PTScientists, the Berlin-based company behind the moonshot, was formed to compete for the Google Lunar X Prize in 2008, which challenged privately-funded teams to race to land a robotic spacecraft on the moon. That prize elapsed in March 2018 with no launches planned, but PTScientists, backed by Vodafone, Audi, Omega and now Red Bull, is forging ahead, with liftoff set for the second half of 2019.

CEO and founder Robert Boehme (left above, with Joachim Wildt, Red Bull Media House’s Global Head of Distribution) attended the launch event in Cannes last night. He explained the incredible task facing ALINA, PTScientists’ spacecraft and lunar landing module — and the first galactic vessel to have a female name — which will have to navigate through space and then land lightly on the moon’s surface to deliver its payload safely. And not just anywhere: the target is the Apollo 17 site, the last place visited by humans, to find the 1972 lunar buggy and search for the final footprints the Nasa astronauts left. Hence his comment, that the mission is “like the total opposite of boldly going where no man has been before.”

PTScientists is planning to deploy two roving units at once — Audi lunar Quattro rovers capable of carrying 5kg of scientific and camera equipment — and have one filming the other, so that there will be external pictures of the mission going about its work. A Vodafone-powered 4G LTE network will transfer the data back to ALINA, which will then transmit it back to Earth.

Red Bull Media House will develop, produce and licence the mission’s live broadcasts, behind-the-scenes footage and additional content, while its Terra Mater Factual Studios will chronicle the project from inception to accomplishment in three hour-long documentaries.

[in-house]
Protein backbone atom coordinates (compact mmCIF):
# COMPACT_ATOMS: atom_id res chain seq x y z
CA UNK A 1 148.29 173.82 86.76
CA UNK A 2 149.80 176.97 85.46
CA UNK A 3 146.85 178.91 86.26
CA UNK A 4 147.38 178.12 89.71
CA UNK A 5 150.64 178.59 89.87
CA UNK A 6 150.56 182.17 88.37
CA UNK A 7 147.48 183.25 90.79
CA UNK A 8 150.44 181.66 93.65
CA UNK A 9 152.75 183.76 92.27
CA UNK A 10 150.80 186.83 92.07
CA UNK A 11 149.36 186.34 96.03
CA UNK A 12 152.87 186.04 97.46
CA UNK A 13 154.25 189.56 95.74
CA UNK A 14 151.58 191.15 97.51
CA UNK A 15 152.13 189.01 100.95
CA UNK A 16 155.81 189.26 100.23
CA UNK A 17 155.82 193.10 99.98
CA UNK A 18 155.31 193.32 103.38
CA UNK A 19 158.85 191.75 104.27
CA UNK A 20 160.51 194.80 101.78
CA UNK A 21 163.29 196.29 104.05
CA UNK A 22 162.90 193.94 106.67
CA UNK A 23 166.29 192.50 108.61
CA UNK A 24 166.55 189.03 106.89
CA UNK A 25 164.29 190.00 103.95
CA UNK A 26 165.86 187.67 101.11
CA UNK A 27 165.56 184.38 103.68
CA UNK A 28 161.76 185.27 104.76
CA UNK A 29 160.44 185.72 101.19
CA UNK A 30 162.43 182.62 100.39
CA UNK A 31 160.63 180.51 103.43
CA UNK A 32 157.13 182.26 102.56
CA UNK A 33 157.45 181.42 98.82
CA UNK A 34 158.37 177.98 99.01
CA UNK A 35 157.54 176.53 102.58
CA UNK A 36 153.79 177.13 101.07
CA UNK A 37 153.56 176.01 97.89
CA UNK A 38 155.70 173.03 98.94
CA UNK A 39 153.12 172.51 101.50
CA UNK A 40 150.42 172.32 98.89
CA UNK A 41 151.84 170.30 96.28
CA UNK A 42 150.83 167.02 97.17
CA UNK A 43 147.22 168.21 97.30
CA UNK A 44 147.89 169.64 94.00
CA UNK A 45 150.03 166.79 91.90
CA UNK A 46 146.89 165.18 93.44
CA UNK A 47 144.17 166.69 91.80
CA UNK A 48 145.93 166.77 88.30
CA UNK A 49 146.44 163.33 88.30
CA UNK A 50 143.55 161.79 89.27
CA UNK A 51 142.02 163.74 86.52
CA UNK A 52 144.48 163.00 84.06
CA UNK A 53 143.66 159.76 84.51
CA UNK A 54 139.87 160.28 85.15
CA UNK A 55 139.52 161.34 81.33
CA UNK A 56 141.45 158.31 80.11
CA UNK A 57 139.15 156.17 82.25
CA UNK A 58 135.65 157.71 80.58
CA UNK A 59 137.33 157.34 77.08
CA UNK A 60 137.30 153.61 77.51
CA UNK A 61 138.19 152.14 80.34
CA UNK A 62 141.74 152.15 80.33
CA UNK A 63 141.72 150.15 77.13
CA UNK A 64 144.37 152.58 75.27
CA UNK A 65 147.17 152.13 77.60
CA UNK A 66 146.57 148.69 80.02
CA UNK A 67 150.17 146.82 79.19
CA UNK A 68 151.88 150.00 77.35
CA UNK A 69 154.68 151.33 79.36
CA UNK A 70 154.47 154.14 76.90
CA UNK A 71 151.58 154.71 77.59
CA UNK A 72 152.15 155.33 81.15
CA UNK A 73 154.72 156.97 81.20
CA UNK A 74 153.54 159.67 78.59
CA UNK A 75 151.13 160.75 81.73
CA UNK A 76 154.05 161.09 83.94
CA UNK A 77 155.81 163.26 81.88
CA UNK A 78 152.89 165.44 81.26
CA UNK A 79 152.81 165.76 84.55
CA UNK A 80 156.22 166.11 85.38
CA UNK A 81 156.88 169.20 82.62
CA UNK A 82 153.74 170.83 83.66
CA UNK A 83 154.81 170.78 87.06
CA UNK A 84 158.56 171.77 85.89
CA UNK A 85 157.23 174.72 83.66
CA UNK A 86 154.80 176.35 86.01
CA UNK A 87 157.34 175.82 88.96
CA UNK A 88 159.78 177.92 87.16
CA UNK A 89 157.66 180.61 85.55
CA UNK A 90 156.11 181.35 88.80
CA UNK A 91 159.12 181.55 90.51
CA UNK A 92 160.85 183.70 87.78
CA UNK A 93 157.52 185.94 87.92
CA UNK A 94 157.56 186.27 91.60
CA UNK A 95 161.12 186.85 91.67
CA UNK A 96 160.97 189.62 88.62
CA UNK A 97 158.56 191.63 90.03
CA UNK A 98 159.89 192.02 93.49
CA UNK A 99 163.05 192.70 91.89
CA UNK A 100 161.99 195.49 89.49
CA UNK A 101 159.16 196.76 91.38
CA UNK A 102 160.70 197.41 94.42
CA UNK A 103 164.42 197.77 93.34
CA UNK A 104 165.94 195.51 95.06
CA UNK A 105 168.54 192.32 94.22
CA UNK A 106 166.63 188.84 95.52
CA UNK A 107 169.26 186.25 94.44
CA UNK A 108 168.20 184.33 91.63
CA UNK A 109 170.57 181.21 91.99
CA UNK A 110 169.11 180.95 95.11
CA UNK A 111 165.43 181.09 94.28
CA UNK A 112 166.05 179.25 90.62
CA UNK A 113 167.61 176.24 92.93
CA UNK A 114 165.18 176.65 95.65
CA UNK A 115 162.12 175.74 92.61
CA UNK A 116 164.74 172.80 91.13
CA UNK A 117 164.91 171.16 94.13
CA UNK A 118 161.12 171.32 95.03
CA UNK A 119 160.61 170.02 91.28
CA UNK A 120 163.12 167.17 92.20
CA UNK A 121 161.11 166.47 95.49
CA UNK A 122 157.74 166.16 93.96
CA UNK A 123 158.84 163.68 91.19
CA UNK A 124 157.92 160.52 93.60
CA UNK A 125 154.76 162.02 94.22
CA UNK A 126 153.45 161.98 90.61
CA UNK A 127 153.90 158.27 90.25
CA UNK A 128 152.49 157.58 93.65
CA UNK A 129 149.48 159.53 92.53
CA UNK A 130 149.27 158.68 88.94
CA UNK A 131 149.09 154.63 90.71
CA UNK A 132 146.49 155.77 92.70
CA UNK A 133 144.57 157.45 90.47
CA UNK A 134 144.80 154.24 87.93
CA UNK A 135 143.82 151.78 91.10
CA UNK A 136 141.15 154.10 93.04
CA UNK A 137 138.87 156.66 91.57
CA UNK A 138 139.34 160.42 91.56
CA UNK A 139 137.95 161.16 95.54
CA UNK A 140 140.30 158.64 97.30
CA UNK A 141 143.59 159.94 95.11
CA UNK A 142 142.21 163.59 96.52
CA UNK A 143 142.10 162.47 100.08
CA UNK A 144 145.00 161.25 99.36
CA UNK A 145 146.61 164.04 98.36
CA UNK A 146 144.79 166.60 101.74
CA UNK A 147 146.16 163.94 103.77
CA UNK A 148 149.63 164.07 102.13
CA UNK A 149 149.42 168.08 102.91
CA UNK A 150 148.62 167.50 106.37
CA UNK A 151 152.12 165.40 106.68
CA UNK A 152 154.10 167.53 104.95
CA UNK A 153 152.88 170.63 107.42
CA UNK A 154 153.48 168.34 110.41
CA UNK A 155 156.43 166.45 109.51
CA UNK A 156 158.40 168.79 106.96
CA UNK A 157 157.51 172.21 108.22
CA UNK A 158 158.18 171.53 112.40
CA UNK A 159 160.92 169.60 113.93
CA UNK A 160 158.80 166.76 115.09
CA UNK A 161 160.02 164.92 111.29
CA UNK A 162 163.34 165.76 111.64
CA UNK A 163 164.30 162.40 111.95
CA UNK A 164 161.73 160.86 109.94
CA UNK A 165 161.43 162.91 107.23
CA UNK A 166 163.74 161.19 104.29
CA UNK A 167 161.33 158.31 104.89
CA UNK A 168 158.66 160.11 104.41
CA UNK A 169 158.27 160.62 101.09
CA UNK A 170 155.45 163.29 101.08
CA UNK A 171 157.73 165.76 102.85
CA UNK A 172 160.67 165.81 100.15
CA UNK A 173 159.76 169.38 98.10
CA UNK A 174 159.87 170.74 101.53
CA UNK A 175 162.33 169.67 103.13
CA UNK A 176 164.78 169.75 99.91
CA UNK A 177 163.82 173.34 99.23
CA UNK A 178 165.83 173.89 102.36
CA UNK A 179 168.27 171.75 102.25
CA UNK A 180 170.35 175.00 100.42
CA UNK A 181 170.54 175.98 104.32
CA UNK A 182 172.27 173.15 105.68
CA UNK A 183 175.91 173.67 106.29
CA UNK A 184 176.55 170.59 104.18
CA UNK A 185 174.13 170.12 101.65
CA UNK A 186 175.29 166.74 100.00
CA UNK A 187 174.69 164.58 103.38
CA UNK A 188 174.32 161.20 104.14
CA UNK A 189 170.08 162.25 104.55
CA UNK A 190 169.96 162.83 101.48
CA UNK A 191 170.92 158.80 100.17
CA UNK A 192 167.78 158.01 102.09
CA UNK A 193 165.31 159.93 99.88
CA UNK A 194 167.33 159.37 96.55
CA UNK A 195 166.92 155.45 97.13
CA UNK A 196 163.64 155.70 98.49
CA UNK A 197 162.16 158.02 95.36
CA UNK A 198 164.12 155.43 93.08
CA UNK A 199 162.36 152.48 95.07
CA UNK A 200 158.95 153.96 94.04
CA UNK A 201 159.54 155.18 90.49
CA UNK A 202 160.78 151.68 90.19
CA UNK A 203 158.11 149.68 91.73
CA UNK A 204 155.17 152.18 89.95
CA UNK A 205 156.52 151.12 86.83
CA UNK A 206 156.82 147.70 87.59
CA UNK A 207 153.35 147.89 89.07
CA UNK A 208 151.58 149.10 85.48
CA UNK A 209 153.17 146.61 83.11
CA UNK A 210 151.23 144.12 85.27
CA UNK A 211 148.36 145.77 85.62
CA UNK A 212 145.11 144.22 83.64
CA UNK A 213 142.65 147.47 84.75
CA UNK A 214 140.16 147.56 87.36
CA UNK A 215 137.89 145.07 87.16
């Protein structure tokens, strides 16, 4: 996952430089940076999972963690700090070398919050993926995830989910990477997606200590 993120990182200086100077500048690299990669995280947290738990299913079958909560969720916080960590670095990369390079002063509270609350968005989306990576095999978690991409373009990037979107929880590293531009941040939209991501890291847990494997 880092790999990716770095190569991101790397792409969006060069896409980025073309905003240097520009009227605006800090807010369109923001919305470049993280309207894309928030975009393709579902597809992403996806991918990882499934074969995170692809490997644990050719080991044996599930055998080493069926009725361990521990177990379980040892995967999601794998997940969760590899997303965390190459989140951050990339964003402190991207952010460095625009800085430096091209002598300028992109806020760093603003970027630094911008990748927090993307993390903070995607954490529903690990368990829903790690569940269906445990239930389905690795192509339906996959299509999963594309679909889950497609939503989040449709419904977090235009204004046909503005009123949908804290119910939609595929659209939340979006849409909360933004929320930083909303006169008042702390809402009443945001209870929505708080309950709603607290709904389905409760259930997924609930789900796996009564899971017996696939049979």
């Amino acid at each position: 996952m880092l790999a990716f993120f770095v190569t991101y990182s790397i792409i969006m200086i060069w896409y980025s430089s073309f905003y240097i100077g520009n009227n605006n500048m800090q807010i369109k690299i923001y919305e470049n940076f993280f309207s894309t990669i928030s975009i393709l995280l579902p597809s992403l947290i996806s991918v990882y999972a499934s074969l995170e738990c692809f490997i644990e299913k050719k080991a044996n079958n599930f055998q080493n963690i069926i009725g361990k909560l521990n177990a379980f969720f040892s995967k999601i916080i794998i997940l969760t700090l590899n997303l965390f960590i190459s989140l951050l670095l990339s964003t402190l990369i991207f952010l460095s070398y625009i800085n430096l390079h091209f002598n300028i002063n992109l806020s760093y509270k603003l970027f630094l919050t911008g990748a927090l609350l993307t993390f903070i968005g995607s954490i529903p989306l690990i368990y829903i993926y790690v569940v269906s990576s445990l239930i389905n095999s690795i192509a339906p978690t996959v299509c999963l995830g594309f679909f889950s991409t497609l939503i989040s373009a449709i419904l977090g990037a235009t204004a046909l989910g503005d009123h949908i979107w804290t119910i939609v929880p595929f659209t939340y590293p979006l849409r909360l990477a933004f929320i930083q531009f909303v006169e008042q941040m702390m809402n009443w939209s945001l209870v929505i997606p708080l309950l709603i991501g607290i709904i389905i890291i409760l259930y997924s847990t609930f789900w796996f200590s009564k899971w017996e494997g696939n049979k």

Next year is the 50th anniversary of the first moon landings, and is already promising to be rich in lunar celebrations on TV screens. But the space race is hotting up anew, with private companies with the size and clout of Virgin Galactic and Elon Musk’s SpaceX also putting craft into space. And Boehme seems to enjoy the plucky underdog nature of his enterprise.

He explained that his company’s name was originally “Part-time Scientists”, and said the team used to work “Batman-style” at night around other jobs. “We’ve been working on this project for 10 years now. We started as a private group of people building stuff in our basement. We are happy to transform this into a solid space endeavour. PTScientists believes that space belongs to everyone, and Mission To The Moon will make space accessible for all to explore,” he said.

This article was written by Max Leonard for MIPTV News magazine, and edited by Kristine Clifford. Read all MIPTV publications online here

About Author

Kristine Clifford is a New Yorker studying journalism in Wales. Her editorial experience includes contributions to the official publications of MIPCOM, Cannes Film Festival and now, MIPBlog!

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